The agreement between the congressional Democrats and Mueller allowed for a limited-time agreement in which 22 members of the judiciary and intelligence committees of the House would question the former special council. This is the exact number of members of the intelligence panel, but includes just over half of the 41 members of the Judiciary Committee.
Giving some members the chance to shine – while others will have to sit quietly at the committee's most anticipated hearing in years – has created a headache for Nadler, as his members feel like they be deprived of the opportunity to put pressure on the special advocate before millions of people who follow the proceedings,
"It is certainly a problem for only two of us to be able to ask questions," said Karen Bass, a California Democrat representative who would be ready to ask questions to Mueller.
"First and foremost, no hearing is going that way," she added. "I mean, the hearing goes on until everyone has had the opportunity to ask a question." It's the usual practice, that's what it's all about. everyone is used to it, but given the importance of this issue, because people have read the report, they want to go deeper, it would be very, very frustrating. "
Others have echoed these concerns.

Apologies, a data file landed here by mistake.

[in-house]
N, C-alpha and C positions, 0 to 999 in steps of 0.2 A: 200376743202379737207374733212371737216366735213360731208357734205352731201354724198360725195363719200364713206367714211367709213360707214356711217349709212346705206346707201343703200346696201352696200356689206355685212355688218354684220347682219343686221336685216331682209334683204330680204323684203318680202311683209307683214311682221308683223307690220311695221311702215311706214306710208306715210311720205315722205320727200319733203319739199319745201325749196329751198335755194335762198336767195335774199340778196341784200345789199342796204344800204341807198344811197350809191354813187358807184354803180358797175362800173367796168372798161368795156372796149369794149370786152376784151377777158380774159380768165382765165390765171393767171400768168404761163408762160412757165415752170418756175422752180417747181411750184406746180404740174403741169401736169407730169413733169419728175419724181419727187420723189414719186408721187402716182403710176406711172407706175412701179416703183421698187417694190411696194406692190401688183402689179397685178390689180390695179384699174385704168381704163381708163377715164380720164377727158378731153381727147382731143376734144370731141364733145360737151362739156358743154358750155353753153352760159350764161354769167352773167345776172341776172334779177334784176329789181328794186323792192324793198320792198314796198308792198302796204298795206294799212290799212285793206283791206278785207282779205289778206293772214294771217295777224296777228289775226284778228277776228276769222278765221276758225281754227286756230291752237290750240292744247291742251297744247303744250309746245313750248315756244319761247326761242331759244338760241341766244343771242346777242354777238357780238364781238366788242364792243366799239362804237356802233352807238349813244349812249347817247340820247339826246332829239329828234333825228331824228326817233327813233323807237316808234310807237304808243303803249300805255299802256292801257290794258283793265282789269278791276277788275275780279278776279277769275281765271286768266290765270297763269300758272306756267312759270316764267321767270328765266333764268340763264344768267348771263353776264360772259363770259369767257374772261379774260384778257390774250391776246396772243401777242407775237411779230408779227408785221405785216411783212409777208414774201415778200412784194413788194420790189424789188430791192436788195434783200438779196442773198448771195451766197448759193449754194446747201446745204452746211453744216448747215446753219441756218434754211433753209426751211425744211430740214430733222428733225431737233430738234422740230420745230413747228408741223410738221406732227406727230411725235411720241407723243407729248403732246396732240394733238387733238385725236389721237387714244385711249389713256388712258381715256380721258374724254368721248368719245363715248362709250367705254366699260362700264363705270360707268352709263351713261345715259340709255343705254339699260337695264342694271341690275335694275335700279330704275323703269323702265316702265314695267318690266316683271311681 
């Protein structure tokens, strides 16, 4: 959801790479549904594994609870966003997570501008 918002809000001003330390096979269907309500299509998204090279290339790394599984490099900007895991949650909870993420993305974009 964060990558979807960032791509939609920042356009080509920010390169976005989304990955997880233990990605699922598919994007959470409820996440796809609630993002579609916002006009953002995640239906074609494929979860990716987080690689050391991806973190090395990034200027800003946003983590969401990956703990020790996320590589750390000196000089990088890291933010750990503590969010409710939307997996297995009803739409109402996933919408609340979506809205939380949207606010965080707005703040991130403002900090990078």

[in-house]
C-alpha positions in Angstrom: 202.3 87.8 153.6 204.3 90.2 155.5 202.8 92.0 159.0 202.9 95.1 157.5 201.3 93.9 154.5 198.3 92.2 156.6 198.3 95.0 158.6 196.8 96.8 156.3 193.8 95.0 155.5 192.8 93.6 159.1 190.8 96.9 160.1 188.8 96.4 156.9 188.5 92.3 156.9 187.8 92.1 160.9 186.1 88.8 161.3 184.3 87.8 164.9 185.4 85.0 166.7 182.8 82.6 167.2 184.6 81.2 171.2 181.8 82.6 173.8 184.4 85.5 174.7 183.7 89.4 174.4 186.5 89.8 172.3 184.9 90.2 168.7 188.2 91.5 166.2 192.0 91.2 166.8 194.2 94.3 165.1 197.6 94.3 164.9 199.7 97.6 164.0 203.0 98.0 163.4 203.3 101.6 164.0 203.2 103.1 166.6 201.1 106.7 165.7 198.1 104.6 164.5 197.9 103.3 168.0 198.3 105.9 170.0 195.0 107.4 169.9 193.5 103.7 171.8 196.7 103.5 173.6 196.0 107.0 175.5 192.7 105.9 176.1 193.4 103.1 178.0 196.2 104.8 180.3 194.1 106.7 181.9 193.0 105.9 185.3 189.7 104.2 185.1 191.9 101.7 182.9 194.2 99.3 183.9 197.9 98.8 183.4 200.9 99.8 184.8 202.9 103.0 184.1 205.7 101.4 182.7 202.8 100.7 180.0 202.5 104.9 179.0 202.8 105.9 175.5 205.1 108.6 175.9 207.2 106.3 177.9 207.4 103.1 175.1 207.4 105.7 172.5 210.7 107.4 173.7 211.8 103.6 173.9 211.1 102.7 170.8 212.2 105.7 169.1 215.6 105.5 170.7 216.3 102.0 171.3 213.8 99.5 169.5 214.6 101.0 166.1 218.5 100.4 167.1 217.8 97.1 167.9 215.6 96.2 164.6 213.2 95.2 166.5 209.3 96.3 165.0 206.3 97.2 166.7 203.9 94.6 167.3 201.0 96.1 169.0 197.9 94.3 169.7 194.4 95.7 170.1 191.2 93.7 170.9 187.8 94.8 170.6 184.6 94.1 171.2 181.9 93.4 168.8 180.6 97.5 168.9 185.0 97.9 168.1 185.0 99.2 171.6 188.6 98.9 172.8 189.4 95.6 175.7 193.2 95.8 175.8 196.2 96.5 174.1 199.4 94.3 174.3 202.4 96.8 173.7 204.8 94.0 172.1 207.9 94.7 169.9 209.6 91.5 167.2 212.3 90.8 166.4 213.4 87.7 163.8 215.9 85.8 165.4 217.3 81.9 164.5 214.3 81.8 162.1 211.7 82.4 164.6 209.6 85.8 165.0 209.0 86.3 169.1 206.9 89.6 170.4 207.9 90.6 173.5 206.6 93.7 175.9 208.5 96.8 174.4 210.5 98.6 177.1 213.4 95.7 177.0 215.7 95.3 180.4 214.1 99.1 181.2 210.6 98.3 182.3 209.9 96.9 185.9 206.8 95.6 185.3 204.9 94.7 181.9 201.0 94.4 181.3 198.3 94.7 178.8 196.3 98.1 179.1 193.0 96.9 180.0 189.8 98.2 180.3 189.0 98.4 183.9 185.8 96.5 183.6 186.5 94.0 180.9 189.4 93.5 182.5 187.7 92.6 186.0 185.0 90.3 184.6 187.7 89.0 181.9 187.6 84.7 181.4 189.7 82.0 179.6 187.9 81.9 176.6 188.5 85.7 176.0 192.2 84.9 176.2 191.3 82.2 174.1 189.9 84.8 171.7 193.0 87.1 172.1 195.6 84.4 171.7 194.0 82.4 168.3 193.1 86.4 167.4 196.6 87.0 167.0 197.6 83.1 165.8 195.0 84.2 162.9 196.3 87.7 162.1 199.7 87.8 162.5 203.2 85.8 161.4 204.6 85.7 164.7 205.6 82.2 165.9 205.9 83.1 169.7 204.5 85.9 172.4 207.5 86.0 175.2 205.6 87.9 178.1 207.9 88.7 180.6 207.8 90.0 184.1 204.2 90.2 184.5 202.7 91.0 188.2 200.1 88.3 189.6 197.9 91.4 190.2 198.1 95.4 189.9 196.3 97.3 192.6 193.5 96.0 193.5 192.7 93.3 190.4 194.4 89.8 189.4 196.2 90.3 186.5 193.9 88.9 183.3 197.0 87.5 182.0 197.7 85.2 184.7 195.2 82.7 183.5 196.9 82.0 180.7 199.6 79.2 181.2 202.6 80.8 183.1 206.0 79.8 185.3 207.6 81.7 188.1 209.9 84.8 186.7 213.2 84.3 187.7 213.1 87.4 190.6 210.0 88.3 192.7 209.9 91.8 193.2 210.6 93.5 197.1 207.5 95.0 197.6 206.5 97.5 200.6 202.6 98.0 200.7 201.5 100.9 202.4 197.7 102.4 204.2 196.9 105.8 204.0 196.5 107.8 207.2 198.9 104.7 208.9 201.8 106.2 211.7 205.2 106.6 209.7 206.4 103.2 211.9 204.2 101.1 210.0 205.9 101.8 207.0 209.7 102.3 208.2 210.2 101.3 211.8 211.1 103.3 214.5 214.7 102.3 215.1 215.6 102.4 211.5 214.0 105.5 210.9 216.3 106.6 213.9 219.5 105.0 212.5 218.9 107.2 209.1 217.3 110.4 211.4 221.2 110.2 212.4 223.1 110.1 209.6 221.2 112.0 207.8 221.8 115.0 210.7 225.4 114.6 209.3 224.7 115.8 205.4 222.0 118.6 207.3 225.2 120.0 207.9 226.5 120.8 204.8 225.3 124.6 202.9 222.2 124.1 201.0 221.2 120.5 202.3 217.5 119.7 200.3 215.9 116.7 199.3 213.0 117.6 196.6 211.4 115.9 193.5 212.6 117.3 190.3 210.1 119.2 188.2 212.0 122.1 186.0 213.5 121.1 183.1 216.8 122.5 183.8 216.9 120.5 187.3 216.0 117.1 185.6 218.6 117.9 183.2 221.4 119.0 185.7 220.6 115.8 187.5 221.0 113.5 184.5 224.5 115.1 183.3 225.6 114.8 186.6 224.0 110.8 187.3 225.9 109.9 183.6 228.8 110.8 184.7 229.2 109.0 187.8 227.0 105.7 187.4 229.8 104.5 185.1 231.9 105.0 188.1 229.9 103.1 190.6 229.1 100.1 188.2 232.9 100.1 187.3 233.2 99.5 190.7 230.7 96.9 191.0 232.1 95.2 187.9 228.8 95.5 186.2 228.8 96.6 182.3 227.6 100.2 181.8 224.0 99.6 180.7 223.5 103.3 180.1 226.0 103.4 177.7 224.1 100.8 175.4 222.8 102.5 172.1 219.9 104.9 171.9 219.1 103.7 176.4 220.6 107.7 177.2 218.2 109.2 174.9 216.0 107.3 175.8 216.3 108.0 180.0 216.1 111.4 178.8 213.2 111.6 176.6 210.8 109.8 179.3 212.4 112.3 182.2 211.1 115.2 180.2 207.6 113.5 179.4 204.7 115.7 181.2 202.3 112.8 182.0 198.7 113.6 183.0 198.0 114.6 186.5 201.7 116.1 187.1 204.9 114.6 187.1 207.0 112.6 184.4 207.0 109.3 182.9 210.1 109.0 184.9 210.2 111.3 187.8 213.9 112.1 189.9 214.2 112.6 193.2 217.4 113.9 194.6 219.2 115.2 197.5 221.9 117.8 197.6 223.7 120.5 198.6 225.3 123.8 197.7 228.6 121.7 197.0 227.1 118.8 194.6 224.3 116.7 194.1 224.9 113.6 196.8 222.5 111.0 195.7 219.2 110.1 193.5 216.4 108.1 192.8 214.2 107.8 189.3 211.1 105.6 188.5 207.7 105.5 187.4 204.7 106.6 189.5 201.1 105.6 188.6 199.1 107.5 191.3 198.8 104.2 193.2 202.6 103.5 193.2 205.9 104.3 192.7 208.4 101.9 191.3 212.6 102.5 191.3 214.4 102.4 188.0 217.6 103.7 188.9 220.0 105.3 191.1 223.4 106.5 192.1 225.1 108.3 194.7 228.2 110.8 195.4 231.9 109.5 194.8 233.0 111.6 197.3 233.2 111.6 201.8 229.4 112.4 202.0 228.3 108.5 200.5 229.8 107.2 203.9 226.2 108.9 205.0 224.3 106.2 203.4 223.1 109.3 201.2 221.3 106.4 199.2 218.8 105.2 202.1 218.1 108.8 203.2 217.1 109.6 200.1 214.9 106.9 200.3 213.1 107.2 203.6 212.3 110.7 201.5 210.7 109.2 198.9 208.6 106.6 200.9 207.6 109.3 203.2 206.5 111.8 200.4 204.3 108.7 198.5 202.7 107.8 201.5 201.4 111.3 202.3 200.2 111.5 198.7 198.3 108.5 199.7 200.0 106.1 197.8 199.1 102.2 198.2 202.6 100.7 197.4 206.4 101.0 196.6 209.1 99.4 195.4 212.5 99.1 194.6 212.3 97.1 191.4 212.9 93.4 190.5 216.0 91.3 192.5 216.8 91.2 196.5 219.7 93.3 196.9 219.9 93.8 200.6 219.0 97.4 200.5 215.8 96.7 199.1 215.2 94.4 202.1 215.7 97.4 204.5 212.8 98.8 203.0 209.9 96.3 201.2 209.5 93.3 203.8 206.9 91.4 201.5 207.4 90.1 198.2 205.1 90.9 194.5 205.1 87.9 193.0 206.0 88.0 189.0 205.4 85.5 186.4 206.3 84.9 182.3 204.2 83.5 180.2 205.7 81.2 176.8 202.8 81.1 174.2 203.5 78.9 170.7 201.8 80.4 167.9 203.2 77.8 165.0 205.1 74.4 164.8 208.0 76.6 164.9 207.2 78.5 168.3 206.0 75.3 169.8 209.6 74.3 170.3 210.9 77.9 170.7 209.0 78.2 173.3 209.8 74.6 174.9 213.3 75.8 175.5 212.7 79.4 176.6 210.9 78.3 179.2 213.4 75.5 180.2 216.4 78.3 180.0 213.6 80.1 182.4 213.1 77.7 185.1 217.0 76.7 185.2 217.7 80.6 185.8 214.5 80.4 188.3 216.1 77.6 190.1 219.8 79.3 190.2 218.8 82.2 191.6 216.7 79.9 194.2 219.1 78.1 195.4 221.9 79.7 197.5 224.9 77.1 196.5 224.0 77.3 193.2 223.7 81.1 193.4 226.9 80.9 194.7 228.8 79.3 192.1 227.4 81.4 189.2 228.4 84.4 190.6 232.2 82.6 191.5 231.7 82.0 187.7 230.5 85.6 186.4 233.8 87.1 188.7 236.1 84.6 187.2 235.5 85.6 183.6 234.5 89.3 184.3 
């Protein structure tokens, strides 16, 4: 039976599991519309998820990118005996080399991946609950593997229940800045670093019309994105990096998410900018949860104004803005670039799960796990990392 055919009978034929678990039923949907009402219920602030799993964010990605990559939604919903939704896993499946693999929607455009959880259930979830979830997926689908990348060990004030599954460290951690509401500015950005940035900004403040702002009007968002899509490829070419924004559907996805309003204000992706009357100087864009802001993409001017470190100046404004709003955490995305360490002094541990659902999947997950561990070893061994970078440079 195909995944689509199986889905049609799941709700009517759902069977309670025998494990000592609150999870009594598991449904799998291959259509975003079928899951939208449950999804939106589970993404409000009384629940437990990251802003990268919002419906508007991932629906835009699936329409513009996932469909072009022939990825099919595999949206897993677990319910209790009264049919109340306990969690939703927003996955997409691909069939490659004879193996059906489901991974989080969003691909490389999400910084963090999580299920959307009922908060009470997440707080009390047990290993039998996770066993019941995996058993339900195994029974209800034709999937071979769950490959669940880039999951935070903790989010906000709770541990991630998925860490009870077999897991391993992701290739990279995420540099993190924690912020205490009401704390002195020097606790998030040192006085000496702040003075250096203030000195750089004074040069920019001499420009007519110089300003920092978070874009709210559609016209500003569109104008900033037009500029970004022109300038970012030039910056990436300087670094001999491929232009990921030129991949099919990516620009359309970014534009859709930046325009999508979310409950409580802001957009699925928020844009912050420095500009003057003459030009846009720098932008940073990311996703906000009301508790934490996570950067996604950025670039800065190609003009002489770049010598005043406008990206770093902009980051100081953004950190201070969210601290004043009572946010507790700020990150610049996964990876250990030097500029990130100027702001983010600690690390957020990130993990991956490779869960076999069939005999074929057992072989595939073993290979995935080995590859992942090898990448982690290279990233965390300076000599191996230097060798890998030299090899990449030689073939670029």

"Absolutely," said California representative Ted Lieu, who would be worried if he was not allowed to ask questions.
Several Democrats on the committee – who said they were mostly frustrated by Mueller's refusal to testify – expressed their concerns directly to Nadler, who told them that he would seek to take them into account in his negotiations with him. special advocate team about the format. of the audience.
In the end, congressional sources said the Democratic leaders had to make a decision because talks had been dragging on for months with Mueller, who did not want to testify. The Democrats had a choice: Should they press for unlimited testimony at the risk of Mueller continuing to refuse to appear and potentially challenging a subpoena? Or should they reach an agreement to have him appear earlier and make sure he appears, hoping that they would be able to get what they needed when they were there? a shortened hearing. They chose the last one.
Still, it's a bitter tablet to swallow for many lawmakers if the format does not change.